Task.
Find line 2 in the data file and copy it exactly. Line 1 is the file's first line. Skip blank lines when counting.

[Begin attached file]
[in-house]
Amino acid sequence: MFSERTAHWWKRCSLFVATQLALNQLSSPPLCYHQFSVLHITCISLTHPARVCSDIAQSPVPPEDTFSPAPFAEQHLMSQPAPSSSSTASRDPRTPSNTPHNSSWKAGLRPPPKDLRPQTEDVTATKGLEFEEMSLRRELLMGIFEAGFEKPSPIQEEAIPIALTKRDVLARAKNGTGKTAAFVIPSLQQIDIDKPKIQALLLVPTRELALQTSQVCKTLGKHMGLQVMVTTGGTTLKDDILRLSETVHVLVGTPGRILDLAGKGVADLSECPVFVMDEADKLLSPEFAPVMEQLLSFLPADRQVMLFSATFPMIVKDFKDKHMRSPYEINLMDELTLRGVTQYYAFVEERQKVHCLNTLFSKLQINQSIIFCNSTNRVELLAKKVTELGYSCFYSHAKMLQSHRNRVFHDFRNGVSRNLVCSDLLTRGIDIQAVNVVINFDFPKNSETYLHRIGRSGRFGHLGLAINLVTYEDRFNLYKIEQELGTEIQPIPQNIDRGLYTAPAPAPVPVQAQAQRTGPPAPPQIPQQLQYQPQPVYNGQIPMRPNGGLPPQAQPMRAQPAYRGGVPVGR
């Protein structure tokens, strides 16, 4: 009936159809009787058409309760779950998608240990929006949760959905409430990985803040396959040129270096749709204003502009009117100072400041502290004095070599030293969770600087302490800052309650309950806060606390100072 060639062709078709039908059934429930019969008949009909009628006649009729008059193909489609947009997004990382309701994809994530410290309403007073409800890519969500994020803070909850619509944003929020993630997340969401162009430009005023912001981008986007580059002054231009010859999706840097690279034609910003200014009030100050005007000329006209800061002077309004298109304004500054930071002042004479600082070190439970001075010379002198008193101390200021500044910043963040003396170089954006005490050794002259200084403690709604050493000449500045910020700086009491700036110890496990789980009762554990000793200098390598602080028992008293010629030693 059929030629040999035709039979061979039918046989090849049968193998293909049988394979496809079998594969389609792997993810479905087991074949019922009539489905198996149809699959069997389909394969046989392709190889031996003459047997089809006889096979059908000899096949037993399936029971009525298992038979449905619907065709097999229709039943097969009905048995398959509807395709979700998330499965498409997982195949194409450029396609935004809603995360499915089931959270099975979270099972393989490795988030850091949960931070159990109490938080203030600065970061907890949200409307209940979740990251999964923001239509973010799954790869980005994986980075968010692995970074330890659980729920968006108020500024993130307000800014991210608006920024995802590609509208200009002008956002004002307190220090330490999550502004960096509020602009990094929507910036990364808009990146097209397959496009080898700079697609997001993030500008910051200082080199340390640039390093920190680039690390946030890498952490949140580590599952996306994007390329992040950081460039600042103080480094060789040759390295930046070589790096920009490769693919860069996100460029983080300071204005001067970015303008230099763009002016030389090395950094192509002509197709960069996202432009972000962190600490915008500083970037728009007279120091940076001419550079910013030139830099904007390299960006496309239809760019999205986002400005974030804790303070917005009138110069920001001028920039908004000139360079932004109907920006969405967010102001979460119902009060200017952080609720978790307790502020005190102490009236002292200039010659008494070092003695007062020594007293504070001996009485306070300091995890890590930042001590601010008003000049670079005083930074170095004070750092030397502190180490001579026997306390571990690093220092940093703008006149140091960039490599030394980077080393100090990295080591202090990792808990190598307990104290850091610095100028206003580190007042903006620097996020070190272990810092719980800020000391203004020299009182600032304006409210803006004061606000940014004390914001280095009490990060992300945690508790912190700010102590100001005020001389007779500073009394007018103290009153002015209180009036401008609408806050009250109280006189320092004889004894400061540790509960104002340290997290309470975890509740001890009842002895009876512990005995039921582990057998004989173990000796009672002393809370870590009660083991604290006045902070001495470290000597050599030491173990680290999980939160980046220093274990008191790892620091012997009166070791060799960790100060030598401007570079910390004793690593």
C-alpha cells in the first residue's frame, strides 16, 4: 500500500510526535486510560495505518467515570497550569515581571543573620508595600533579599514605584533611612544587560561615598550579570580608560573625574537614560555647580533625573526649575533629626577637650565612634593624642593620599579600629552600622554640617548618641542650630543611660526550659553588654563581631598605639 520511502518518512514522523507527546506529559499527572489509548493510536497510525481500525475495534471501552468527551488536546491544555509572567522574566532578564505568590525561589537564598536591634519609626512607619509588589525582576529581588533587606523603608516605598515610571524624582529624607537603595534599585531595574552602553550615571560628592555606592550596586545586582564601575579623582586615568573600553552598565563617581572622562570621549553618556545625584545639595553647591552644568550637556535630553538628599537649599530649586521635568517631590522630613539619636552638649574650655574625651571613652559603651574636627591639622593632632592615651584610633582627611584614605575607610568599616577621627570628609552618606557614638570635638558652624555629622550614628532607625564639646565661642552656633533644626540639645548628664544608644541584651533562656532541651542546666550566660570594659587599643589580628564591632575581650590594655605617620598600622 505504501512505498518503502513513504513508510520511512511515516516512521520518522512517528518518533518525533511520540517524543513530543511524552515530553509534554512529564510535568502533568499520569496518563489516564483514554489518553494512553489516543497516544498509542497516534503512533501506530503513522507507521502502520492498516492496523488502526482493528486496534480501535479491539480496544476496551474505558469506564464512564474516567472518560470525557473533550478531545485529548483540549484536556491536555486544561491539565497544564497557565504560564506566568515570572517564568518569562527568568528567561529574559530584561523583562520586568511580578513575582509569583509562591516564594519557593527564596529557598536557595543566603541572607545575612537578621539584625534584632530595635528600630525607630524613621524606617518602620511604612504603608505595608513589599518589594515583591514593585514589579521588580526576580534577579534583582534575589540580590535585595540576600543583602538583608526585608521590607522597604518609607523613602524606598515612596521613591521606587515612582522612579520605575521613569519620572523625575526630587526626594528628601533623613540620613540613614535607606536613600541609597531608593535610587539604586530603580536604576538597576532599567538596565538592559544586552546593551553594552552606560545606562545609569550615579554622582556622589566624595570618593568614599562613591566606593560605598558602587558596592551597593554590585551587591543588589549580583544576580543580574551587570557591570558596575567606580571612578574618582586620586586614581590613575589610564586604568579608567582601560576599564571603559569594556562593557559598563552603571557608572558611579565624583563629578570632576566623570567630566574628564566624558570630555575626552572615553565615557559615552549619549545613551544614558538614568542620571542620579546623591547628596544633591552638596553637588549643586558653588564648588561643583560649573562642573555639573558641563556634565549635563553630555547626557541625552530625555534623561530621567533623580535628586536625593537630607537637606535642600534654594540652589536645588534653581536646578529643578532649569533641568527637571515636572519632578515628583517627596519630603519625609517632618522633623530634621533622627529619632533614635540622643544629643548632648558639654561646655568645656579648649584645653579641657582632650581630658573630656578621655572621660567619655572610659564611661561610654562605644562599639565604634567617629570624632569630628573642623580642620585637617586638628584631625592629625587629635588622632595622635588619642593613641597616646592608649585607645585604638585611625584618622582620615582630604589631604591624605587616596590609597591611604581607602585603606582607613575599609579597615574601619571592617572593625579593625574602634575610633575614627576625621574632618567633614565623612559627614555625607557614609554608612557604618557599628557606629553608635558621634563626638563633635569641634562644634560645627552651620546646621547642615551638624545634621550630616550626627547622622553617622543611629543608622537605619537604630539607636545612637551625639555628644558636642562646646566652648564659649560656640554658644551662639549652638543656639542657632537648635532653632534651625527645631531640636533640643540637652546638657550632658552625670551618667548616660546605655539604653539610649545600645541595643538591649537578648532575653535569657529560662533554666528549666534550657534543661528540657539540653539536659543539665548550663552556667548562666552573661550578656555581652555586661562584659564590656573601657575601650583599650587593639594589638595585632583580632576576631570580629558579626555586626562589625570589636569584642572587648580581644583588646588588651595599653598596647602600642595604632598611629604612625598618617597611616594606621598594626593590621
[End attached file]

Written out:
Amino acid sequence: MFSERTAHWWKRCSLFVATQLALNQLSSPPLCYHQFSVLHITCISLTHPARVCSDIAQSPVPPEDTFSPAPFAEQHLMSQPAPSSSSTASRDPRTPSNTPHNSSWKAGLRPPPKDLRPQTEDVTATKGLEFEEMSLRRELLMGIFEAGFEKPSPIQEEAIPIALTKRDVLARAKNGTGKTAAFVIPSLQQIDIDKPKIQALLLVPTRELALQTSQVCKTLGKHMGLQVMVTTGGTTLKDDILRLSETVHVLVGTPGRILDLAGKGVADLSECPVFVMDEADKLLSPEFAPVMEQLLSFLPADRQVMLFSATFPMIVKDFKDKHMRSPYEINLMDELTLRGVTQYYAFVEERQKVHCLNTLFSKLQINQSIIFCNSTNRVELLAKKVTELGYSCFYSHAKMLQSHRNRVFHDFRNGVSRNLVCSDLLTRGIDIQAVNVVINFDFPKNSETYLHRIGRSGRFGHLGLAINLVTYEDRFNLYKIEQELGTEIQPIPQNIDRGLYTAPAPAPVPVQAQAQRTGPPAPPQIPQQLQYQPQPVYNGQIPMRPNGGLPPQAQPMRAQPAYRGGVPVGR